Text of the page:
draft-ietf-manet-issues-01.txt   draft-ietf-manet-issues-02.txt 
Internet Draft S. Corson Internet Draft S. Corson
Expiration: September 1998 University of Maryland Expiration: April 1999 University of Maryland
File: draft-ietf-manet-issues-01.txt J. Macker File: draft-ietf-manet-issues-02.txt J. Macker
Naval Research Laboratory Naval Research Laboratory
March 1998 October 1998
Mobile Ad hoc Networking (MANET): Mobile Ad hoc Networking (MANET):
Routing Protocol Performance Issues and Evaluation Considerations Routing Protocol Performance Issues and Evaluation Considerations
Status of this Memo Status of this Memo
This document is an Internet-Draft. Internet-Drafts are working This document is an Internet-Draft. Internet-Drafts are working
documents of the Internet Engineering Task Force (IETF), its areas, documents of the Internet Engineering Task Force (IETF), its areas,
and its working groups. Note that other groups may also distribute and its working groups. Note that other groups may also distribute
working documents as Internet-Drafts. working documents as Internet-Drafts.
Internet-Drafts are draft documents valid for a maximum of six months Internet-Drafts are draft documents valid for a maximum of six months
and may be updated, replaced, or obsoleted by other documents at any and may be updated, replaced, or obsoleted by other documents at any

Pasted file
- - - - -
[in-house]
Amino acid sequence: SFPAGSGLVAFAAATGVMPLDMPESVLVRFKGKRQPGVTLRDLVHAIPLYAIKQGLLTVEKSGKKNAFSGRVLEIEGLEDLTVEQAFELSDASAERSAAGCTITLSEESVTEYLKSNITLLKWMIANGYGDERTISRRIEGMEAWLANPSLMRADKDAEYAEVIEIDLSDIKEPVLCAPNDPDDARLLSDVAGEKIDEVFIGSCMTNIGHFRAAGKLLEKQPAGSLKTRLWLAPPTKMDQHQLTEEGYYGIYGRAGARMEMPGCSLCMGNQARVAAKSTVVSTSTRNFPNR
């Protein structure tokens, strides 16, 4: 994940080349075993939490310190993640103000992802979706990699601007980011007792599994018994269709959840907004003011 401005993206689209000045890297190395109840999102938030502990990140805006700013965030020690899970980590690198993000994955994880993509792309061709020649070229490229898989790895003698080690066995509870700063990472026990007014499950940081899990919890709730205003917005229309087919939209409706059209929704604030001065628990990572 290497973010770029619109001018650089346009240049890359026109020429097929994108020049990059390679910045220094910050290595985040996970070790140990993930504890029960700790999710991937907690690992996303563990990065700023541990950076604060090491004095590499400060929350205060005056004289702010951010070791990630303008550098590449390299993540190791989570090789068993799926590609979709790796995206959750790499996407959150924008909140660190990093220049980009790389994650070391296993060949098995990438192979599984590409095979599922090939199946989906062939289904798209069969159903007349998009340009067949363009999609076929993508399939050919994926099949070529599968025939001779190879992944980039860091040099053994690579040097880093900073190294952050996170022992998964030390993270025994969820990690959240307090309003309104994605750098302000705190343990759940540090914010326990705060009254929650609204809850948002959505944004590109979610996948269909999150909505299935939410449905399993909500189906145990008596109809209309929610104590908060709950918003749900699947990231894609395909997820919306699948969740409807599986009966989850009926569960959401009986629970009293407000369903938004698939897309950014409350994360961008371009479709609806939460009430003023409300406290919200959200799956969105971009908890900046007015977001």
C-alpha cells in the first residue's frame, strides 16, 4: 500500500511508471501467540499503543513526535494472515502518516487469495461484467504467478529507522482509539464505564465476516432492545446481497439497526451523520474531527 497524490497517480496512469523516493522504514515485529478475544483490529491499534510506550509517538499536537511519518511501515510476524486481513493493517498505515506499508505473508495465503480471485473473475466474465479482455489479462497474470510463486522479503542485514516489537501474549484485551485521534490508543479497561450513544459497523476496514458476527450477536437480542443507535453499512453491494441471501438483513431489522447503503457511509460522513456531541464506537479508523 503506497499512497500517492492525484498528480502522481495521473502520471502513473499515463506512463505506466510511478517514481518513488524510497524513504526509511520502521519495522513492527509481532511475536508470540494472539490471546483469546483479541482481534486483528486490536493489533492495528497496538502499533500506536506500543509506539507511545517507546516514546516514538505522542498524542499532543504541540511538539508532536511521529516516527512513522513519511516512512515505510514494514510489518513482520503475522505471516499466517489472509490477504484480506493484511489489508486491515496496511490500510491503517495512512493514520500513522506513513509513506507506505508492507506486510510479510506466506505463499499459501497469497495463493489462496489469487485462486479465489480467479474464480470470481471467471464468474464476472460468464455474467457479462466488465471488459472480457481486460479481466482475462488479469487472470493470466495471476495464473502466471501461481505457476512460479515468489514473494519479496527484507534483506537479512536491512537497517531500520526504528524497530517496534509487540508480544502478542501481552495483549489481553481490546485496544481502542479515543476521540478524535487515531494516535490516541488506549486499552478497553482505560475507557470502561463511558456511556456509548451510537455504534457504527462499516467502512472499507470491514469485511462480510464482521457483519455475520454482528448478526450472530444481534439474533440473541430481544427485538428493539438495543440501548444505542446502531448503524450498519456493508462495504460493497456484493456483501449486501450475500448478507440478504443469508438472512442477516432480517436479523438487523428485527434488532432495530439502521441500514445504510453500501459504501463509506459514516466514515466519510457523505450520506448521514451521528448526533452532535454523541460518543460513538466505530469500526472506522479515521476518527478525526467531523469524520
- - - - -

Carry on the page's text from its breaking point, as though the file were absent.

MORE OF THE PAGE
time. It is inappropriate to use Internet- Drafts as reference time. It is inappropriate to use Internet- Drafts as reference
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Distribution of this memo is unlimited. Distribution of this memo is unlimited.
Abstract Abstract
This memo first describes the characteristics of Mobile Ad hoc This memo first describes the characteristics of Mobile Ad hoc
Networks (MANETs), and their idiosyncrasies with respect to Networks (MANETs), and their idiosyncrasies with respect to
traditional, hardwired packet networks. It then discusses the effect traditional, hardwired packet networks. It then discusses the effect
these differences have on the design and evaluation of network these differences have on the design and evaluation of network
control protocols with an emphasis on routing performance evaluation control protocols with an emphasis on routing performance evaluation
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fabric. It is what *unifies* a set of wireless IP interfaces (each fabric. It is what *unifies* a set of wireless IP interfaces (each
with their own IP address) and identifies them as belonging to the with their own IP address) and identifies them as belonging to the
same mobile platform. This approach permits maximum flexibility in same mobile platform. This approach permits maximum flexibility in
address assignment, and does not require that all IP addresses address assignment, and does not require that all IP addresses
attached to a given router fall under a common CIDR prefix. Router attached to a given router fall under a common CIDR prefix. Router
IDs are used at the IP layer for routing computations. To enable IP IDs are used at the IP layer for routing computations. To enable IP
routing to hosts associated with the router, the subnet mask(s) routing to hosts associated with the router, the subnet mask(s)
(encompassing the hosts on the mobile platform) should be advertised (encompassing the hosts on the mobile platform) should be advertised
with the router ID to permit routing table construction. with the router ID to permit routing table construction.
6. MANET Routing Protocol Performance Issues 5.1. Interaction with Standard IP Routing